Let's see if I understand your more general statement - in this formulation of Newcomb's problem, it would be better if you picked box 1 even when it was empty. Therefore you should do something (anything) so that you will pick box 1 even if it is empty. Am I getting closer to what you think?

I don't specifically disagree with anything in particular here, but you sound as if you would draw conclusions from that I wouldn't draw.

comment by Manfred · 2010-12-11T11:21:27.143Z · score: 0 (0 votes) · LW(p) · GW(p)

Well, the possibilities listed up-thread other than "you don't exist" make the problem no longer exactly Newcomb's problem, unless you two-box. So I like your favorite, although I'm probably thinking of a stricter version of "don't exist" that makes it more nonsensical to talk about "what would you (who don't exist) do?"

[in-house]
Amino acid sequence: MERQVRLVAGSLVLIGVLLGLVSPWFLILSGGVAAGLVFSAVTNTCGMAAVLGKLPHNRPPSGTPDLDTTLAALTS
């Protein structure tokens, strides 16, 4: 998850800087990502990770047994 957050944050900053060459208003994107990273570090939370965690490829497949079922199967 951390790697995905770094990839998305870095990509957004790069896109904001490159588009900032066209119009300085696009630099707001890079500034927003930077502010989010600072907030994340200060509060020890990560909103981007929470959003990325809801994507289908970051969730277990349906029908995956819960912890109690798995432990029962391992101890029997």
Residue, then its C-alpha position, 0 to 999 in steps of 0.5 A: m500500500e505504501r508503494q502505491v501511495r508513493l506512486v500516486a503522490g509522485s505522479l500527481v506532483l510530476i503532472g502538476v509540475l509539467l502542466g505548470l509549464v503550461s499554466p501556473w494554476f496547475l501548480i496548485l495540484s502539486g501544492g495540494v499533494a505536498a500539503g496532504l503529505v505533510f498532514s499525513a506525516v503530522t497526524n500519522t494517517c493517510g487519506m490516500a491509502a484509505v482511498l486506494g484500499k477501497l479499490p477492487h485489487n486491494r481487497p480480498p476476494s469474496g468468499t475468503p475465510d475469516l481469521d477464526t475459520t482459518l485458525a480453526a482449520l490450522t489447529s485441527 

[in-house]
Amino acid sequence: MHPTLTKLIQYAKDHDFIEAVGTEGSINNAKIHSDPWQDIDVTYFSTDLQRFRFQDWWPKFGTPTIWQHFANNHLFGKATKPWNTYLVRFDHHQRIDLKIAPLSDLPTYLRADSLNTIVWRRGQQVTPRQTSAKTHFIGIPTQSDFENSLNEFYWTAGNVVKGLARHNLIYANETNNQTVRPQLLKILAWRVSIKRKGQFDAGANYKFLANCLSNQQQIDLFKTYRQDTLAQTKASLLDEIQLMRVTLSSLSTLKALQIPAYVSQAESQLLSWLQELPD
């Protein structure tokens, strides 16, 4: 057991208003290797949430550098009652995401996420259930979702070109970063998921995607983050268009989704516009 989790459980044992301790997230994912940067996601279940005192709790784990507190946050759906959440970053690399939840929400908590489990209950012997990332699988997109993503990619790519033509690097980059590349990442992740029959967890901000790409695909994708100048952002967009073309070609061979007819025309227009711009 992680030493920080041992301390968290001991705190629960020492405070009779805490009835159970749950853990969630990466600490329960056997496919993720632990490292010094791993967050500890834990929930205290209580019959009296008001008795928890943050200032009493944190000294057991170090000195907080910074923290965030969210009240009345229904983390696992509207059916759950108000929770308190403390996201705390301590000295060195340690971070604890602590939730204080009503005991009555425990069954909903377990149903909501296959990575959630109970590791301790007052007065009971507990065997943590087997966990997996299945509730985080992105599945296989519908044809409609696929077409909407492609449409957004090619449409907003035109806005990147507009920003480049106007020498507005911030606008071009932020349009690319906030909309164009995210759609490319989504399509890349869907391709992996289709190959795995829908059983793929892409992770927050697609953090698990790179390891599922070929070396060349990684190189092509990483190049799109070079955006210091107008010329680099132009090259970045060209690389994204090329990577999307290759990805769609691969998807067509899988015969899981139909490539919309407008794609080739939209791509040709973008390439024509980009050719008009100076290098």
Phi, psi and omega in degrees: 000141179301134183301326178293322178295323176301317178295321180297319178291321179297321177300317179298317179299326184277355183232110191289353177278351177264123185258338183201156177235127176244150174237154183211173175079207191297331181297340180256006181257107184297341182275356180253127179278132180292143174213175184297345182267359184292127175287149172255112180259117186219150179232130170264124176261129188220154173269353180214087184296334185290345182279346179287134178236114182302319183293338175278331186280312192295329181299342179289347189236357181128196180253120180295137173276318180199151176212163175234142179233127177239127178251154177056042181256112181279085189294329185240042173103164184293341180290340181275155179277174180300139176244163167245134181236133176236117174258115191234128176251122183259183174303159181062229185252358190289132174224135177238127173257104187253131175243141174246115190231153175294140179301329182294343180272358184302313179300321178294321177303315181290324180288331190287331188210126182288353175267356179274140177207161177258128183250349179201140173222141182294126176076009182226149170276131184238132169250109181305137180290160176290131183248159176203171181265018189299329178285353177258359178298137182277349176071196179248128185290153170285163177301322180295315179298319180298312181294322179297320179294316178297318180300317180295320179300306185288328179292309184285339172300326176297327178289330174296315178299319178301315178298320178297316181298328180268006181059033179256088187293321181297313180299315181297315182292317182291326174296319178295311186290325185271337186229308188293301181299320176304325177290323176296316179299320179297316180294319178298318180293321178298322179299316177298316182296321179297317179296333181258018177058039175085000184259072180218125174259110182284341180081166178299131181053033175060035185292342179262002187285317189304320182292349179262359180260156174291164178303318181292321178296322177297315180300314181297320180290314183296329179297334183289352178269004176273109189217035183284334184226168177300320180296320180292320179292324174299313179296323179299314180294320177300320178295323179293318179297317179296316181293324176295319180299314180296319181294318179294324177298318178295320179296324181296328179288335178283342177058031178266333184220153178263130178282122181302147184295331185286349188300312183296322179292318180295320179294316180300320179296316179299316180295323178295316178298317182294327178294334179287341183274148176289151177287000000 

E.g. if carrots didn't exist, what would the carrots that don't exist taste like? :D

comment by Bongo · 2010-12-10T20:32:15.282Z · score: 0 (0 votes) · LW(p) · GW(p)

You don't expect anything contradictory to actually happen. Because you would one-box no matter what you see, you will never end up seeing an empty box.